Congress may not have realized it, but they hit a stroke of genius when they included faith-based organizations in the Paycheck Protection Program (PPP) this spring. Congress’ critics should reserve their criticism for other aspects of the nation’s Covid-19 response.
The Paycheck Protection Program was designed to help companies and nonprofits retain their employees in the early days of the pandemic shutdown. And, brilliantly, Congress decided late in their deliberations to include faith-based organizations.
Our executive search firm works with thousands of the nation’s faith-based organizations, so when PPP passed, we immediately set out to help our clients receive the help they needed.
We counseled thousands of churches, schools, and nonprofits through the process and directly helped over 275,000 people receive aid. While the program was not perfect, I can say that it was a tremendous success and everyone at Vanderbloemen is deeply thankful for Congress’ foresight.
Unfortunately, now, pundits and critics seem to be acting as if it was especially untoward for the government to provide this assistance to churches. They’re wrong. In order to understand why please consider what might have happened if communities of faith had been excluded from the PPP program.
What would have happened first?
Unemployment. Lots of it.
Places of worship, and other faith-based non-profits, are also huge employers in virtually every community in America, large or small.
The amount of aid given by the PPP program was solely based on an organization’s headcount. A large organization had more employees whose jobs were threatened by this once-in-a-century health and economic crisis.
Large churches are easy targets for criticism by people who simply don’t have all of the information. Take for instance, the criticism of Lakewood church in my hometown of Houston. I don’t attend Lakewood. In fact, I come from a different theological stream all together, but I would bet that many criticizing the mega-church for receiving PPP funds do not realize that neither Joel nor Victoria Osteen have taken a salary from the church in over 15 years.
Secondly, communities would’ve been hurt more deeply than people likely realize if our churches and nonprofits had been excluded because of the assistance they provide to people every day. It’s too bad that acts of kindness don’t make the headlines as often as controversies because churches have been pouring kindness into our country this past year at an unprecedented rate.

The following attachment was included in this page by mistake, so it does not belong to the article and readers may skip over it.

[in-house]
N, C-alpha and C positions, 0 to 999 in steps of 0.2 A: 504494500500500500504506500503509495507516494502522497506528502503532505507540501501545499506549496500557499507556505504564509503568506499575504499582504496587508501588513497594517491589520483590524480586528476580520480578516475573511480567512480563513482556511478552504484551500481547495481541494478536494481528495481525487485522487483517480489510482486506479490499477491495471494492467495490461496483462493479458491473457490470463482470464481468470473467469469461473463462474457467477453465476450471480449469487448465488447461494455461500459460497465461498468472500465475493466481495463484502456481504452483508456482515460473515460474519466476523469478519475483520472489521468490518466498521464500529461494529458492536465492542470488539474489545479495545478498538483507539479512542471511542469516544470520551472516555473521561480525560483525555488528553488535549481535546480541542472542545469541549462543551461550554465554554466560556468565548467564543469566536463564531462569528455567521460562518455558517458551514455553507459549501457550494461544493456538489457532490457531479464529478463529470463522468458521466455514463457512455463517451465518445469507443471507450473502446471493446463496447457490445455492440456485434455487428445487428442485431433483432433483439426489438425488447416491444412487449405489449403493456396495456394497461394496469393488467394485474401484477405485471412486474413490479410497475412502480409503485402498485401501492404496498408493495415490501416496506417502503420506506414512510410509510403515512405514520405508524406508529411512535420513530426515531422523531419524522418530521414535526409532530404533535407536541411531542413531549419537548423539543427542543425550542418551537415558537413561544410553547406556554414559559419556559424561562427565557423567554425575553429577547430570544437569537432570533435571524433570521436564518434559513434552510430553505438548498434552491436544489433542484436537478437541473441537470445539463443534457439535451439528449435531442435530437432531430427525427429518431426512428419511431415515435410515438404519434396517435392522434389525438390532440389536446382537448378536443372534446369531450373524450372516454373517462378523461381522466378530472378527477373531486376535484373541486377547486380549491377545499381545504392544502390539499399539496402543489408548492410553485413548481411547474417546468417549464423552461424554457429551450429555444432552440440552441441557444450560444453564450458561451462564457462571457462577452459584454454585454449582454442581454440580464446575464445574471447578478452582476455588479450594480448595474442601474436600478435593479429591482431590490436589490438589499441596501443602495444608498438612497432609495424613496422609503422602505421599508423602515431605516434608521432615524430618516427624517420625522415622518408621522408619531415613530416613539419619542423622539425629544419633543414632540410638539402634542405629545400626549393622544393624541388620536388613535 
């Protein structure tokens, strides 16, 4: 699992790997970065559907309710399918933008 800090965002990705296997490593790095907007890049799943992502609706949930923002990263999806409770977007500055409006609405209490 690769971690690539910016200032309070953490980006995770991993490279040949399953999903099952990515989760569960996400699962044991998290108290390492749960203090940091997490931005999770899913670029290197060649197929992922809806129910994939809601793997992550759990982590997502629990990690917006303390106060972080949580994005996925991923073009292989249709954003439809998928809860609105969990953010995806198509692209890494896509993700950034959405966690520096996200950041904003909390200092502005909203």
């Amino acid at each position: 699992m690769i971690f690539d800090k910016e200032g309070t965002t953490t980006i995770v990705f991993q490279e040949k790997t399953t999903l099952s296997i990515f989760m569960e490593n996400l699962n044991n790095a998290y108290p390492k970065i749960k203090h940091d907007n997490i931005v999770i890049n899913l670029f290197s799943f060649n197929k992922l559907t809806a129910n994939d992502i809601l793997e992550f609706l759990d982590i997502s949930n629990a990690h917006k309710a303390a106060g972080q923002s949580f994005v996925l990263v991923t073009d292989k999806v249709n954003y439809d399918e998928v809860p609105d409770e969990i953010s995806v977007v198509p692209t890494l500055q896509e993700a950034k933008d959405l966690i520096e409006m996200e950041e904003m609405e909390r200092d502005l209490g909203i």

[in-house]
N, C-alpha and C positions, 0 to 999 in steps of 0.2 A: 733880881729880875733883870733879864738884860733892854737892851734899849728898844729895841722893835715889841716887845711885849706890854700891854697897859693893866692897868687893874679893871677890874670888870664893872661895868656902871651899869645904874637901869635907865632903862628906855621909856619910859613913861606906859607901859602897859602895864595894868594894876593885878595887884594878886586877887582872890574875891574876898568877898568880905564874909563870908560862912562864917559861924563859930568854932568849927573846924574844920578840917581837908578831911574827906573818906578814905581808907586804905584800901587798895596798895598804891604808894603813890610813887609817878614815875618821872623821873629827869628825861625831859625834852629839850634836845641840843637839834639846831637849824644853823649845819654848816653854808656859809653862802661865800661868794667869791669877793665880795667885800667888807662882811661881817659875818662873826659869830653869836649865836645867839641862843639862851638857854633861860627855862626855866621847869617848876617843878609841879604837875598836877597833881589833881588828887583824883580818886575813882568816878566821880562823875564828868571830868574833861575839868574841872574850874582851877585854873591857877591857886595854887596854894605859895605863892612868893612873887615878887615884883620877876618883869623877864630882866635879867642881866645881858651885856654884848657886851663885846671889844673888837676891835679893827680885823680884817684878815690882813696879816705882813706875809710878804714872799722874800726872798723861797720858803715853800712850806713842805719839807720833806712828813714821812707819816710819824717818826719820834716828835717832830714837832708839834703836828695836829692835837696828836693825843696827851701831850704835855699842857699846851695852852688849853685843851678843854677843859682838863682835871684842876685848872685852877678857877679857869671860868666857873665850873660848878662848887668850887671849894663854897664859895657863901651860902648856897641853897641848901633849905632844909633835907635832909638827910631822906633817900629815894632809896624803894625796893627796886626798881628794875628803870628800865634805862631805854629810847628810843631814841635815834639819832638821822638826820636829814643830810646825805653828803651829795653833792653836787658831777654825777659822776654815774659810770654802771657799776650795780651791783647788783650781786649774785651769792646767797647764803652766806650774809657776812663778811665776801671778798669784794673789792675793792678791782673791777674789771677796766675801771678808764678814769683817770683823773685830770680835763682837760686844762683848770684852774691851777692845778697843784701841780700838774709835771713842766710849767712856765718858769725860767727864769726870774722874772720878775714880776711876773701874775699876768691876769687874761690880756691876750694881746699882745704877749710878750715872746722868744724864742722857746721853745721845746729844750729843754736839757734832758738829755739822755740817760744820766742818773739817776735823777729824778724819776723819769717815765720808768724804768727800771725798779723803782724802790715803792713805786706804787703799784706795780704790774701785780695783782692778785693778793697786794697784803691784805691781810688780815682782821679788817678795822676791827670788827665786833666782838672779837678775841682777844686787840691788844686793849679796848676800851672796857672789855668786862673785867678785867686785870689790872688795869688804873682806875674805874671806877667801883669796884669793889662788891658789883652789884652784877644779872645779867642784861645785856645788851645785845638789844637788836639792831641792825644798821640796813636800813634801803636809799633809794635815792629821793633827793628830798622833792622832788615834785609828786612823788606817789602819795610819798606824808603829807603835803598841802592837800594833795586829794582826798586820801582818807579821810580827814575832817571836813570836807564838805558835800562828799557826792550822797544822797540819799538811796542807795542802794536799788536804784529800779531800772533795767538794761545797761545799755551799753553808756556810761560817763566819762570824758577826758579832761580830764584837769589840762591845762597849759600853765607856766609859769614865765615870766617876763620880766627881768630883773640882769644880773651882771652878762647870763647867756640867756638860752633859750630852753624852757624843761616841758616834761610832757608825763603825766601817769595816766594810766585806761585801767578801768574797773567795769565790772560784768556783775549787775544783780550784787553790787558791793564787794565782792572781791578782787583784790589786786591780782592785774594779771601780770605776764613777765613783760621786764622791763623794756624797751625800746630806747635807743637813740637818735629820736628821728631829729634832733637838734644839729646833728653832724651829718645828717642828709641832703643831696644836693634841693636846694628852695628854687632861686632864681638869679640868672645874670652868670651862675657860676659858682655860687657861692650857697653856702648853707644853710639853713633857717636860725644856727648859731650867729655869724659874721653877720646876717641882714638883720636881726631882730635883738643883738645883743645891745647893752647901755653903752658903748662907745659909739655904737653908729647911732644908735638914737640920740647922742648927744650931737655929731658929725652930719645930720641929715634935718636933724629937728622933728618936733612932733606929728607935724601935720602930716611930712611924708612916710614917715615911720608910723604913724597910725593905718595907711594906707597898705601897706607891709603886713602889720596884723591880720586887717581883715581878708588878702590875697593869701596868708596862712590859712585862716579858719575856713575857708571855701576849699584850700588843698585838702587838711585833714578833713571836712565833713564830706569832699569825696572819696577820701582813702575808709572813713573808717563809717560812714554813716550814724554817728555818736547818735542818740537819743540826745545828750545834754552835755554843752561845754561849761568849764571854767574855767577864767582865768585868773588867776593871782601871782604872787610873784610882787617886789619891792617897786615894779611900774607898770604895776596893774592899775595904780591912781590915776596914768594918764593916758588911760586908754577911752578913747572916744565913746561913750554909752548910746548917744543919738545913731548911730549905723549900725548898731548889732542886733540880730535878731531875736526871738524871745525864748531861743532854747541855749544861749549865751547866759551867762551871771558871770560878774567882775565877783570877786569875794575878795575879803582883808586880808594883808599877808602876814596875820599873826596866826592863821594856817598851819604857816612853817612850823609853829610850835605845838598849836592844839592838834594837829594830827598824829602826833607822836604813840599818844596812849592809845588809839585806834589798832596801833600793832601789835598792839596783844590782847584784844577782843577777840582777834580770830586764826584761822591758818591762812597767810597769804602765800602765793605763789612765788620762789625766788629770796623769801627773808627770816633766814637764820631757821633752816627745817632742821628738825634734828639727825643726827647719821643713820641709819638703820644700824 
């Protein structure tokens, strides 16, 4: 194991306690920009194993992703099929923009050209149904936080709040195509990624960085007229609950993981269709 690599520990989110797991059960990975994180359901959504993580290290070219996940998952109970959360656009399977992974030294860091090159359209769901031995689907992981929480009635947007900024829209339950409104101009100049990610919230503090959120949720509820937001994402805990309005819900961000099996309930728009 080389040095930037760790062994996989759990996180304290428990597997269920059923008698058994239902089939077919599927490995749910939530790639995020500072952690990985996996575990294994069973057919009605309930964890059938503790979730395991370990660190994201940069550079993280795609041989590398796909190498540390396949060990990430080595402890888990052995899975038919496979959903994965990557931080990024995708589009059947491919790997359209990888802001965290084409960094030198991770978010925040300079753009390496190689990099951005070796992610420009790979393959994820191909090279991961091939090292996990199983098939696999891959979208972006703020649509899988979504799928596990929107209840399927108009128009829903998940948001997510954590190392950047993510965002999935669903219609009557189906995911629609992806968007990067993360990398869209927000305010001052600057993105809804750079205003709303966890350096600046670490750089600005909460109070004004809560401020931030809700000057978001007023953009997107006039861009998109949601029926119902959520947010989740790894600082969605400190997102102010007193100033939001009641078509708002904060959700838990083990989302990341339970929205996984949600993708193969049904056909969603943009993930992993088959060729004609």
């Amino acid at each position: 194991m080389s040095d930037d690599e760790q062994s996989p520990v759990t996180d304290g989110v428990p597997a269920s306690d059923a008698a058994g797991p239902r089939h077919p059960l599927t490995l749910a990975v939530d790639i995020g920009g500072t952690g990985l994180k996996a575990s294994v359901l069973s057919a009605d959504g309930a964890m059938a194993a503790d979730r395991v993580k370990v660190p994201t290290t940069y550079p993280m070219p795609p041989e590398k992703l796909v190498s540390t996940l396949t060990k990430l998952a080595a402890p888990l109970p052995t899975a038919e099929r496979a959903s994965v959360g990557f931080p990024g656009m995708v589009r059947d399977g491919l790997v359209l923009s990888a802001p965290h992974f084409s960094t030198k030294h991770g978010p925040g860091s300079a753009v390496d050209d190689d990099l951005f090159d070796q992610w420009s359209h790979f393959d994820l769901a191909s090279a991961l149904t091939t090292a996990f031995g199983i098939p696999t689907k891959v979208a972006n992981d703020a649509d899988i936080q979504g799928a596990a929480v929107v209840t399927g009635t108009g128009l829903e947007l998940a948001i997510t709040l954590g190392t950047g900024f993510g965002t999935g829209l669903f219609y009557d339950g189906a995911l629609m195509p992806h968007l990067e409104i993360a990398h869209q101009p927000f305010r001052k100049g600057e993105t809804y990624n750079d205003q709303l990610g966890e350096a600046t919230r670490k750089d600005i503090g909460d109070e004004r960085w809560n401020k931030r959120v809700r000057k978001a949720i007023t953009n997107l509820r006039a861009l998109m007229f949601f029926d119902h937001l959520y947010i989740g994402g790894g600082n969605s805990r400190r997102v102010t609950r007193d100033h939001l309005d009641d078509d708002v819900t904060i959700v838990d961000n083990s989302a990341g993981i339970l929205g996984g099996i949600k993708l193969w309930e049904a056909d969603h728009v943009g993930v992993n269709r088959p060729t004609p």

My friend Jud Wilhite, pastor of Central Christian Church in Las Vegas, is a good example. When the casinos closed this spring, unemployment skyrocketed north of 30% in Vegas, and nobody was there to help the helpless. So Jud’s large church began distributing food. They have since distributed over 9 million pounds of food to over 800,000 people in his city. Imagine what would’ve happened if the staff at Central Christian Church were unable to continue their work helping support their community?
I think of my good friend Eric Geiger at Mariners Church located in hard-hit California. When they couldn’t use their building to meet, he and his staff mobilized and opened a free childcare center for front line healthcare workers.
Of course, in any circumstance where money was misappropriated or misallocated the authorities should take appropriate action, but it is inappropriate to try to shame churches and religious organizations for taking assistance provided by the government to help people keep their jobs and to help those organizations continue to serve their communities in a pandemic.
For every bad example, there are ten thousand good examples of how churches -- of local and national influence -- stepped up.
Congress isn’t always genius, and PPP wasn’t perfect. Neither are churches, and neither am I.
But in a year of unprecedented turmoil, I have a suggestion: let’s spend more of our energy giving high fives than indulging in cynicism.
It has been a trying time -- literally -- for everyone. One of the blessings that many of us can celebrate is that our communities of faith have helped us along the way. In this case, Congress mainly deserves praise and churches mainly should be celebrated for what they’ve done to help people get through it.